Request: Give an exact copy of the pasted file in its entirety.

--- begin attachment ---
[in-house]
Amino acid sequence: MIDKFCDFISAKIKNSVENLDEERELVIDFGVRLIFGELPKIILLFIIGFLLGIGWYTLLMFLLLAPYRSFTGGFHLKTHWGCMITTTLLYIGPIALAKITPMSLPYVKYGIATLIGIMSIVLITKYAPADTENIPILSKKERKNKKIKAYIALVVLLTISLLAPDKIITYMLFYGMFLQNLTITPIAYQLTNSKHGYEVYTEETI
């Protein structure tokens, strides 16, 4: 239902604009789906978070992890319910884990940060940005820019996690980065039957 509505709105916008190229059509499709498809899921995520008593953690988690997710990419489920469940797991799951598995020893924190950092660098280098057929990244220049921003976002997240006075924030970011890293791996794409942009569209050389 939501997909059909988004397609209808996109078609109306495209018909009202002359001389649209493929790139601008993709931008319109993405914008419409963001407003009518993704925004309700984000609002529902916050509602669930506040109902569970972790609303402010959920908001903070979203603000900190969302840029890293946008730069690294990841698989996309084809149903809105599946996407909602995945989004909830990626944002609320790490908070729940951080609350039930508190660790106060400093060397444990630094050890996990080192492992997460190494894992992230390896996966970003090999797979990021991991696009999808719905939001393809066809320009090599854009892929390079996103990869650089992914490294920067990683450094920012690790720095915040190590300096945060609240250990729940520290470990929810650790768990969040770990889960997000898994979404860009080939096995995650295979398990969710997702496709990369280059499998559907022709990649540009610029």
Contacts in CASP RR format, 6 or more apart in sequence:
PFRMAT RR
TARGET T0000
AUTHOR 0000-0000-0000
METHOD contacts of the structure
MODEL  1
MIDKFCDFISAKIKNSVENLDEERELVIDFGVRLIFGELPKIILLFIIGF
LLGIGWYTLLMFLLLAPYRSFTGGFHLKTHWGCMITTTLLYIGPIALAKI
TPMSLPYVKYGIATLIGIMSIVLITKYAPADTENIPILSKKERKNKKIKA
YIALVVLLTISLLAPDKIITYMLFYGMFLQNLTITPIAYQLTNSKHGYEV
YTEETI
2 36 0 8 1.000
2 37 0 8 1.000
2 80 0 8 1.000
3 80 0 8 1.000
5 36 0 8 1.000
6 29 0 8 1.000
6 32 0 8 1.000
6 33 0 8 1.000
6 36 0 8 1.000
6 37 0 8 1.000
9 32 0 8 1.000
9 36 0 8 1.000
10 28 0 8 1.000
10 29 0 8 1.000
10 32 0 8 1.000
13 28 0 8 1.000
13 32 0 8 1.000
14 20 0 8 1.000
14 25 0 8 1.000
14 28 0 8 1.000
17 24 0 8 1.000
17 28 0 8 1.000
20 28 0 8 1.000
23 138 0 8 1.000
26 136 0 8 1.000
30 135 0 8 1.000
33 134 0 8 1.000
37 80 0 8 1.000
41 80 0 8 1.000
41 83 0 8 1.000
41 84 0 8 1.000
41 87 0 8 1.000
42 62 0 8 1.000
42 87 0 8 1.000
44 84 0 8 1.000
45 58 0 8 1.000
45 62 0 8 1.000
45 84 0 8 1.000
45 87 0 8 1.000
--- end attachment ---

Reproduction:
[in-house]
Amino acid sequence: MIDKFCDFISAKIKNSVENLDEERELVIDFGVRLIFGELPKIILLFIIGFLLGIGWYTLLMFLLLAPYRSFTGGFHLKTHWGCMITTTLLYIGPIALAKITPMSLPYVKYGIATLIGIMSIVLITKYAPADTENIPILSKKERKNKKIKAYIALVVLLTISLLAPDKIITYMLFYGMFLQNLTITPIAYQLTNSKHGYEVYTEETI
């Protein structure tokens, strides 16, 4: 239902604009789906978070992890319910884990940060940005820019996690980065039957 509505709105916008190229059509499709498809899921995520008593953690988690997710990419489920469940797991799951598995020893924190950092660098280098057929990244220049921003976002997240006075924030970011890293791996794409942009569209050389 939501997909059909988004397609209808996109078609109306495209018909009202002359001389649209493929790139601008993709931008319109993405914008419409963001407003009518993704925004309700984000609002529902916050509602669930506040109902569970972790609303402010959920908001903070979203603000900190969302840029890293946008730069690294990841698989996309084809149903809105599946996407909602995945989004909830990626944002609320790490908070729940951080609350039930508190660790106060400093060397444990630094050890996990080192492992997460190494894992992230390896996966970003090999797979990021991991696009999808719905939001393809066809320009090599854009892929390079996103990869650089992914490294920067990683450094920012690790720095915040190590300096945060609240250990729940520290470990929810650790768990969040770990889960997000898994979404860009080939096995995650295979398990969710997702496709990369280059499998559907022709990649540009610029």
Contacts in CASP RR format, 6 or more apart in sequence:
PFRMAT RR
TARGET T0000
AUTHOR 0000-0000-0000
METHOD contacts of the structure
MODEL  1
MIDKFCDFISAKIKNSVENLDEERELVIDFGVRLIFGELPKIILLFIIGF
LLGIGWYTLLMFLLLAPYRSFTGGFHLKTHWGCMITTTLLYIGPIALAKI
TPMSLPYVKYGIATLIGIMSIVLITKYAPADTENIPILSKKERKNKKIKA
YIALVVLLTISLLAPDKIITYMLFYGMFLQNLTITPIAYQLTNSKHGYEV
YTEETI
2 36 0 8 1.000
2 37 0 8 1.000
2 80 0 8 1.000
3 80 0 8 1.000
5 36 0 8 1.000
6 29 0 8 1.000
6 32 0 8 1.000
6 33 0 8 1.000
6 36 0 8 1.000
6 37 0 8 1.000
9 32 0 8 1.000
9 36 0 8 1.000
10 28 0 8 1.000
10 29 0 8 1.000
10 32 0 8 1.000
13 28 0 8 1.000
13 32 0 8 1.000
14 20 0 8 1.000
14 25 0 8 1.000
14 28 0 8 1.000
17 24 0 8 1.000
17 28 0 8 1.000
20 28 0 8 1.000
23 138 0 8 1.000
26 136 0 8 1.000
30 135 0 8 1.000
33 134 0 8 1.000
37 80 0 8 1.000
41 80 0 8 1.000
41 83 0 8 1.000
41 84 0 8 1.000
41 87 0 8 1.000
42 62 0 8 1.000
42 87 0 8 1.000
44 84 0 8 1.000
45 58 0 8 1.000
45 62 0 8 1.000
45 84 0 8 1.000
45 87 0 8 1.000